Sally Rooney, Fintan O'Toole, Séamas O’Reilly and Marian Keyes were among the winners at last night's An Post Irish Book Awards.
Last week it was announced the ceremony would be moved to online only due to the worsening coronavirus rates in the country.
Rooney won Novel of the Year for Beautiful World Where Are You (Faber) while O'Toole scooped Non-Fiction Book of the Year for We Don't Know Ourselves: A Personal History of Ireland Since 1958 (Head of Zeus), O'Reilly landed the award for Biography of the Year for Did Ye Hear Mammy Died? (Fleet) and Keyes won Author of the Year.
Catherine Ryan Howard received the Crime Fiction Book of the Year award for 56 Days (Atlantic Books), while Keith Earls and Tommy Conlon won the Sport Book of the Year for Fight Or Flight: My Life, My Choices (Reach Sport). Newcomer of the Year went to Louise Nealon for Snowflake (Manilla Press) and Cookbook of the Year was awarded to Donal Skehan's Everyday Cook (Hodder & Stoughton).
The Irish Book Awards were first awarded in 2006 and showcase work across 20 categories from novels and non-fiction to poetry, short stories and the Irish language. Four new categories were added this year, including the An Post Bookshop of the Year, The Library Association of Ireland Author of the Year, The Dubray Biography of the Year and The Bookstation Lifestyle Book of the Year.
This year, over 187,500 votes were cast by the public to select the winners in each category, up 33% on 2020. Readers are now being invited to vote for their overall An Post Irish Book of the Year. The winner will be announced as part of a one-hour special on RTÉ One television on 8th December exploring the six nominated books. All voters are also in with a chance of winning €100 worth of National Book Tokens. Previous winners of the An Post Irish Book of the Year include Doireann Ni Ghriofa for A Ghost in the Throat (Tramp Press) and Mike McCormack for Solar Bones (Tramp Press).
Last night's awards also saw Emer McLysaght and Sarah Breen's Aisling and the City (Gill Books) crowned Popular Fiction Book of the Year while Lifestyle Book of the Year went to Laura De Barra for Décor Galore (Transworld Ireland). Best Irish Published Book of the Year went to The Coastal Atlas of Ireland (Cork University Press) by Val Cummins, Robert Devoy Barry Brunt, Darius Bartlett and Sarah Kandrot.
Children’s Book of the Year (Junior) was awarded to A Hug for You (Sandycove) by David King, illustrated by Rhiannon Archard, while Children’s Book of the Year (Senior) went to The Summer I Robbed a Bank (Puffin) by David O’Doherty and illustrated by Chris Judge. Sinead Moriarty won Teen and Young Adult Book of the Year for The New Girl (Gill Books).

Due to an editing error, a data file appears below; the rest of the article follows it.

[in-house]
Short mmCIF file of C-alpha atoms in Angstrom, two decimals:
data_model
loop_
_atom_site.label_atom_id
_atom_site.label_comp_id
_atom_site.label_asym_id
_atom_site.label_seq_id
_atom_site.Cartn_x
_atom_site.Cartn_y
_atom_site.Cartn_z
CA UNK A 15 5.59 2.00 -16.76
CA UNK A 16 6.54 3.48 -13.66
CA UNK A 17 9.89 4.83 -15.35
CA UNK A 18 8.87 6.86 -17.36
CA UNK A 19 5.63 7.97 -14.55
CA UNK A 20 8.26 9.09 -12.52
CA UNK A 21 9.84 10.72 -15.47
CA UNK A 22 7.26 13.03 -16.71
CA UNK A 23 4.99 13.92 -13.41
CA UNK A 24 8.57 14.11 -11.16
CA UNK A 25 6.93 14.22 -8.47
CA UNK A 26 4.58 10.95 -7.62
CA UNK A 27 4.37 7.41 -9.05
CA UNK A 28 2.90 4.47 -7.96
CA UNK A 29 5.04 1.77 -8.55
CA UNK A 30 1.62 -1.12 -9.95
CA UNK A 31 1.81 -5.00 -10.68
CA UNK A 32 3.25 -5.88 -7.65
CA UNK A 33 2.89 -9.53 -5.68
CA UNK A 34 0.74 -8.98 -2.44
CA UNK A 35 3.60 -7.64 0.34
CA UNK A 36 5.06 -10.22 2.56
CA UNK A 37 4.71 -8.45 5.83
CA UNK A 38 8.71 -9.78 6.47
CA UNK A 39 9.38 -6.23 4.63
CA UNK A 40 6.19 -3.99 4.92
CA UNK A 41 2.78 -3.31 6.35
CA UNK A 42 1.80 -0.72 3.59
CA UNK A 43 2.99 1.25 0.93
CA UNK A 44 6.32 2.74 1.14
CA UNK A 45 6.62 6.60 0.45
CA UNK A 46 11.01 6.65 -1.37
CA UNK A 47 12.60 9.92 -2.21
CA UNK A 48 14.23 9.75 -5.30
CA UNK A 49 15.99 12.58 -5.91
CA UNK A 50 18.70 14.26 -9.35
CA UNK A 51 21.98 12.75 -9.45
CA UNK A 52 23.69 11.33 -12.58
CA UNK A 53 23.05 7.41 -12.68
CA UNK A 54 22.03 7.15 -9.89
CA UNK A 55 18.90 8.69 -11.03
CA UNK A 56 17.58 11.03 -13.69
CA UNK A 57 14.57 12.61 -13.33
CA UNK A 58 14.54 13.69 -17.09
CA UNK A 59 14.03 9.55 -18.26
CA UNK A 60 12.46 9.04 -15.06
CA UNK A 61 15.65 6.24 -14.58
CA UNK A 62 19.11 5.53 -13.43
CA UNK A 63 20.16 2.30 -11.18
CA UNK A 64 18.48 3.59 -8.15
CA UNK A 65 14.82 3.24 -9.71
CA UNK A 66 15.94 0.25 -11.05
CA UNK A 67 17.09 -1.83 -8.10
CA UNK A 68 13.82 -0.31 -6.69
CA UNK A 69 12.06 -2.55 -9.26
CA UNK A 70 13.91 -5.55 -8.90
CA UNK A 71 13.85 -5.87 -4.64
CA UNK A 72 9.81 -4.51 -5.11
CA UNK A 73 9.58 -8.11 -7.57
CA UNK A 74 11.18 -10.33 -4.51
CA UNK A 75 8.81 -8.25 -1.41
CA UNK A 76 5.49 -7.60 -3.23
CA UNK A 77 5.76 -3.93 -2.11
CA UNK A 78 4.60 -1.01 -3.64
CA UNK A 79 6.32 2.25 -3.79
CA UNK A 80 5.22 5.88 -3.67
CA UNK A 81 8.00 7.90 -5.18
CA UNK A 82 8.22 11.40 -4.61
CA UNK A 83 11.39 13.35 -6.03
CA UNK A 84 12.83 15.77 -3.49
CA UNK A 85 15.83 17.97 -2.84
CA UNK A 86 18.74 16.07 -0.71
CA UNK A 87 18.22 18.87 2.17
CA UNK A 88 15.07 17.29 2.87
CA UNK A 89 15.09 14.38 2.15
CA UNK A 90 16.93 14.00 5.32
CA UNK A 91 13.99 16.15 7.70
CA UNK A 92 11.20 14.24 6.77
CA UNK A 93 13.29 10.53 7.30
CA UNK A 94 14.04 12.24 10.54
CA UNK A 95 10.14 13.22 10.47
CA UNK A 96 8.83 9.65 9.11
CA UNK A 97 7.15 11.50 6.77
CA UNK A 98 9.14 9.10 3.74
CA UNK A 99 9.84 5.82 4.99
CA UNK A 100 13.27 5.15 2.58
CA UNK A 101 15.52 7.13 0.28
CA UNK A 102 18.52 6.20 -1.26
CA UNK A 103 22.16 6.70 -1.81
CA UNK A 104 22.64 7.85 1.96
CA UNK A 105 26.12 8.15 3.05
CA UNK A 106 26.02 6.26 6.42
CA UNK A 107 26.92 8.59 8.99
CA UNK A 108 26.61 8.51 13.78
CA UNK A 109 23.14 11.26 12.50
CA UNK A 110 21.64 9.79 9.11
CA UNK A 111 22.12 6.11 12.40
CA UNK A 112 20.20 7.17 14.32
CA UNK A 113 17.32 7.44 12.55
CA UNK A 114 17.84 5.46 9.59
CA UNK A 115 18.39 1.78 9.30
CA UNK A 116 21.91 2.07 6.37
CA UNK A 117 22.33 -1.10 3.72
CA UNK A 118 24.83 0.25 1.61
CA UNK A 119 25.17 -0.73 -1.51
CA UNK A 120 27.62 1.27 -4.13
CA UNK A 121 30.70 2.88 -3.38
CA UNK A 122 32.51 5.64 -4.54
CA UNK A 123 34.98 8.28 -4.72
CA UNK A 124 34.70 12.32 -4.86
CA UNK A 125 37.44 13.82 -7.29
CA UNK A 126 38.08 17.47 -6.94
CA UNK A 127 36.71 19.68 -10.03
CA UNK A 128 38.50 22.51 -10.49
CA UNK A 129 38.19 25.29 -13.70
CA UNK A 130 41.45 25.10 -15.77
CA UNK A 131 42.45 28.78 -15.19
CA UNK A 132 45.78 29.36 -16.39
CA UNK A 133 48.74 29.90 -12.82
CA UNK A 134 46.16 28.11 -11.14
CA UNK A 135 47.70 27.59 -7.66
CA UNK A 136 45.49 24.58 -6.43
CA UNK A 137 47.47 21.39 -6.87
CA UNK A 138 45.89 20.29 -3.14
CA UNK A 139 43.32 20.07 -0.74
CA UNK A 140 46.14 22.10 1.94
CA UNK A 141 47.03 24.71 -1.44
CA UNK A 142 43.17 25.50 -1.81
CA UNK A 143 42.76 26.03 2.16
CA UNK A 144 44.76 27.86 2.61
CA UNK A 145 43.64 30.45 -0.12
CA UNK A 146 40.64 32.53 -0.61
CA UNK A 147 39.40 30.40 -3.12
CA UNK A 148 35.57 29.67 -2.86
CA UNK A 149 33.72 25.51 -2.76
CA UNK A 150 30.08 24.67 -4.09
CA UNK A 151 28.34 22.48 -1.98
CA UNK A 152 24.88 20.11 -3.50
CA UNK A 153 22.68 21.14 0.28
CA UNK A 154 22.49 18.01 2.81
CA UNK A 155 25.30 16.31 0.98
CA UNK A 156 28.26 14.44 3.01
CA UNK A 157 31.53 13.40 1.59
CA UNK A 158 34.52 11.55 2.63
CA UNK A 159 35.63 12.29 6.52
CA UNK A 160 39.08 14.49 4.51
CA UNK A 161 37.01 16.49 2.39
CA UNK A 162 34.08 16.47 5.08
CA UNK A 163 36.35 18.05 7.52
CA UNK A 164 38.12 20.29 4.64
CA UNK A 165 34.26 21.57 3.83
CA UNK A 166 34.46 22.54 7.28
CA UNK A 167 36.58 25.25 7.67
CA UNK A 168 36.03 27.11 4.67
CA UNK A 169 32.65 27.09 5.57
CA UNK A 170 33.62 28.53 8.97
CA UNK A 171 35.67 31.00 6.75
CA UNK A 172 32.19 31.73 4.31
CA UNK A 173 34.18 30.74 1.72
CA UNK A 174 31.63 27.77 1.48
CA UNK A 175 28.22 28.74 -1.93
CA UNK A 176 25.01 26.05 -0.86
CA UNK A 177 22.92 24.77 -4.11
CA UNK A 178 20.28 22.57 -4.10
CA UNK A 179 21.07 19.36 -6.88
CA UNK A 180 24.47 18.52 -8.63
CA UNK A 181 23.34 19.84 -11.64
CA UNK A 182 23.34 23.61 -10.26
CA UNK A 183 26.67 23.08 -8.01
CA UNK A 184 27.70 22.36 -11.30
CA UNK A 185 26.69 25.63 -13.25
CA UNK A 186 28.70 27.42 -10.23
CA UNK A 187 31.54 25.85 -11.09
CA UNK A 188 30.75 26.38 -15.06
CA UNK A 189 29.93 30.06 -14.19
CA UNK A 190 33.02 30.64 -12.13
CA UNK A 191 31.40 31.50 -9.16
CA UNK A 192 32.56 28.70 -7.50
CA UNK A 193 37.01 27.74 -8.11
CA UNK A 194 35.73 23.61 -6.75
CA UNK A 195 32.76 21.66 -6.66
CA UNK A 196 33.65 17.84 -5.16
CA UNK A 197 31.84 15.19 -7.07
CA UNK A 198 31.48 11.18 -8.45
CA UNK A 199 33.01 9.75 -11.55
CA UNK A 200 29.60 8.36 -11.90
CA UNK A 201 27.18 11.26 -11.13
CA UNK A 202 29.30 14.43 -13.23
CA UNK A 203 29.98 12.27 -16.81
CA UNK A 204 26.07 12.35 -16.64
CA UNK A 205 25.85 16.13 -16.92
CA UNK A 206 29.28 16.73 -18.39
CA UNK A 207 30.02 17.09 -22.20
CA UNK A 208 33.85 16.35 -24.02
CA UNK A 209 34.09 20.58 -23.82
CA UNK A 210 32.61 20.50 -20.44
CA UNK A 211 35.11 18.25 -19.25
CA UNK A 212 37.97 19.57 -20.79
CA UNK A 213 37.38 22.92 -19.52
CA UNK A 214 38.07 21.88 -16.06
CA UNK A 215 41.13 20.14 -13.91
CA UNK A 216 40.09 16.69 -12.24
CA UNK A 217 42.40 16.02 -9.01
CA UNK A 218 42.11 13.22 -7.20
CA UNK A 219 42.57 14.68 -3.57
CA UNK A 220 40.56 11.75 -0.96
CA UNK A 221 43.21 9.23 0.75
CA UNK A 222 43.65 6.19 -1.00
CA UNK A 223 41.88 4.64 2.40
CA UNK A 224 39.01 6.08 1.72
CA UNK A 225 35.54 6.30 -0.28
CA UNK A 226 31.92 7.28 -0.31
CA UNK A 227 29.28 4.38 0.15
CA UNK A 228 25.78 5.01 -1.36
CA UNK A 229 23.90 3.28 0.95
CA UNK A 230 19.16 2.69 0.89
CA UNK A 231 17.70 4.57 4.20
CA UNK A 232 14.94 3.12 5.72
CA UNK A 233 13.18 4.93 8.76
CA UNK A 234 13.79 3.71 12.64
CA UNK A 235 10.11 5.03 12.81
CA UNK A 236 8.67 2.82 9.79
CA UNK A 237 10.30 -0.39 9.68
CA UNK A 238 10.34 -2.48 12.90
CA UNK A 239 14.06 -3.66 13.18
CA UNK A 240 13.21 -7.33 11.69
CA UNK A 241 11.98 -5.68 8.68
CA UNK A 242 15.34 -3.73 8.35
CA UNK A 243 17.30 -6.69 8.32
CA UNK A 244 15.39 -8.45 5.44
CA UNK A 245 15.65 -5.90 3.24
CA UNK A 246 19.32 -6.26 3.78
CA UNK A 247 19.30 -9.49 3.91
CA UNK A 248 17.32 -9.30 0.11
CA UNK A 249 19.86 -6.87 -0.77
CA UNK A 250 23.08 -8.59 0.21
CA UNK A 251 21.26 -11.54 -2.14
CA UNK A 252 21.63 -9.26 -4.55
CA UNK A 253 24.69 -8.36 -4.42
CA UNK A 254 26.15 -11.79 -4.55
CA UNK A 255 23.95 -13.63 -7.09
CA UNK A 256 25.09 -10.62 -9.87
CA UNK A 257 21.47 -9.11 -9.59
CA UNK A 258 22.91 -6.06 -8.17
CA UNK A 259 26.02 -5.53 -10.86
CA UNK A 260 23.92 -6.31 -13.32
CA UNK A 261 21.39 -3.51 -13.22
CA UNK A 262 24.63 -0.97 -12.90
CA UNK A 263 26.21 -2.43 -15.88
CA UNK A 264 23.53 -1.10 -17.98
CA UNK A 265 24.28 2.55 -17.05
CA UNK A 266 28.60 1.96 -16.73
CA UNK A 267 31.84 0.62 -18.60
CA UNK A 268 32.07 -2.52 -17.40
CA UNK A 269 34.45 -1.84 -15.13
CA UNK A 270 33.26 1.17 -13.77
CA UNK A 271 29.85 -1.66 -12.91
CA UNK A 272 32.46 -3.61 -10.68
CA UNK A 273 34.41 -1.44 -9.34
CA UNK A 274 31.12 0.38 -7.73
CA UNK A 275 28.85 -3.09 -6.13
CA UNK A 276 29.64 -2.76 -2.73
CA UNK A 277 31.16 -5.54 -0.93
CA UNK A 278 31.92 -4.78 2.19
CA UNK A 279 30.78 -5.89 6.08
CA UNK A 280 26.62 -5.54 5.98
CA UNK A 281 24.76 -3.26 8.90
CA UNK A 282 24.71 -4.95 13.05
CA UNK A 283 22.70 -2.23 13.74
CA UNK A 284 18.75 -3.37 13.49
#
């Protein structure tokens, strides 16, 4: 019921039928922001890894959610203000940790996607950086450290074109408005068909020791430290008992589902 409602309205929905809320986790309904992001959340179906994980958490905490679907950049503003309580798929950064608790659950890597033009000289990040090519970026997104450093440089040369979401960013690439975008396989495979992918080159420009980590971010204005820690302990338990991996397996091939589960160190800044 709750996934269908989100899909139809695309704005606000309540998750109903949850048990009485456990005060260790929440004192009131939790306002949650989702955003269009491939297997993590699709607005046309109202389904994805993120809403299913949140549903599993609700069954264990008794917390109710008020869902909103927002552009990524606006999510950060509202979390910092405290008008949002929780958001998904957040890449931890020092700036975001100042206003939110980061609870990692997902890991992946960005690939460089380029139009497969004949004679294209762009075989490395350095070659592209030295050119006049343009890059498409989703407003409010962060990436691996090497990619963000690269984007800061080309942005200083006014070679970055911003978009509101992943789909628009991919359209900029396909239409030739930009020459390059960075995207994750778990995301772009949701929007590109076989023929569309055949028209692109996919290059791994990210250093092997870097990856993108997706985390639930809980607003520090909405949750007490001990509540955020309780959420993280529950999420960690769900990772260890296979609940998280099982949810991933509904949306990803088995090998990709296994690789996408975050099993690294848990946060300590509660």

The RTÉ Audience Choice Award went to Your One Wild And Precious Life (Pengin Life) Maureen Gaffney and Short Story of the Year was given to Deirdre Sullivan for Little Lives. Irish Poem of the Year was awarded to Siobhan Campbell for "Longboat at Portaferry".
Tadgh Mac Dhonnagain won Irish Language Book of the Year for Madame Lazare (Futa Fata) while Kennys Bookshop and Art Gallery, Galway won Bookshop of the Year in a new category.
David McRedmond, c.e.o. of An Post, said: “As we continue to face down the greatest global challenge of our lifetime, the power of books and reading is much more evident, bringing escape, solace and satisfaction. Trusted and appreciated, local bookshops provide the essential human link between author, publisher and reader. We are very pleased to support the new category of Bookshop of the Year in 2021 and we congratulate all the Kenny family on their success this year.”
Ann-Marie Power, RTÉ group head of arts and culture added: “Reading is helping to sustain many people throughout the pandemic and it's wonderful to see the variety of books and authors highlighted in this year's awards ceremony.”
Irish writer Sebastian Barry also received this year’s Bob Hughes Lifetime Achievement Award, whose previous winners have included Colm Tóibín, Thomas Kinsella and Seamus Heaney.
Commenting on this year’s winners, John Treacy, chairperson of the Irish Book Awards, said: “We really are so lucky to have such marvellous writers in this country. We have so many promising young writers, more women writers than ever, writers representing minority and marginalised Irish communities, and this will only grow in the years to come."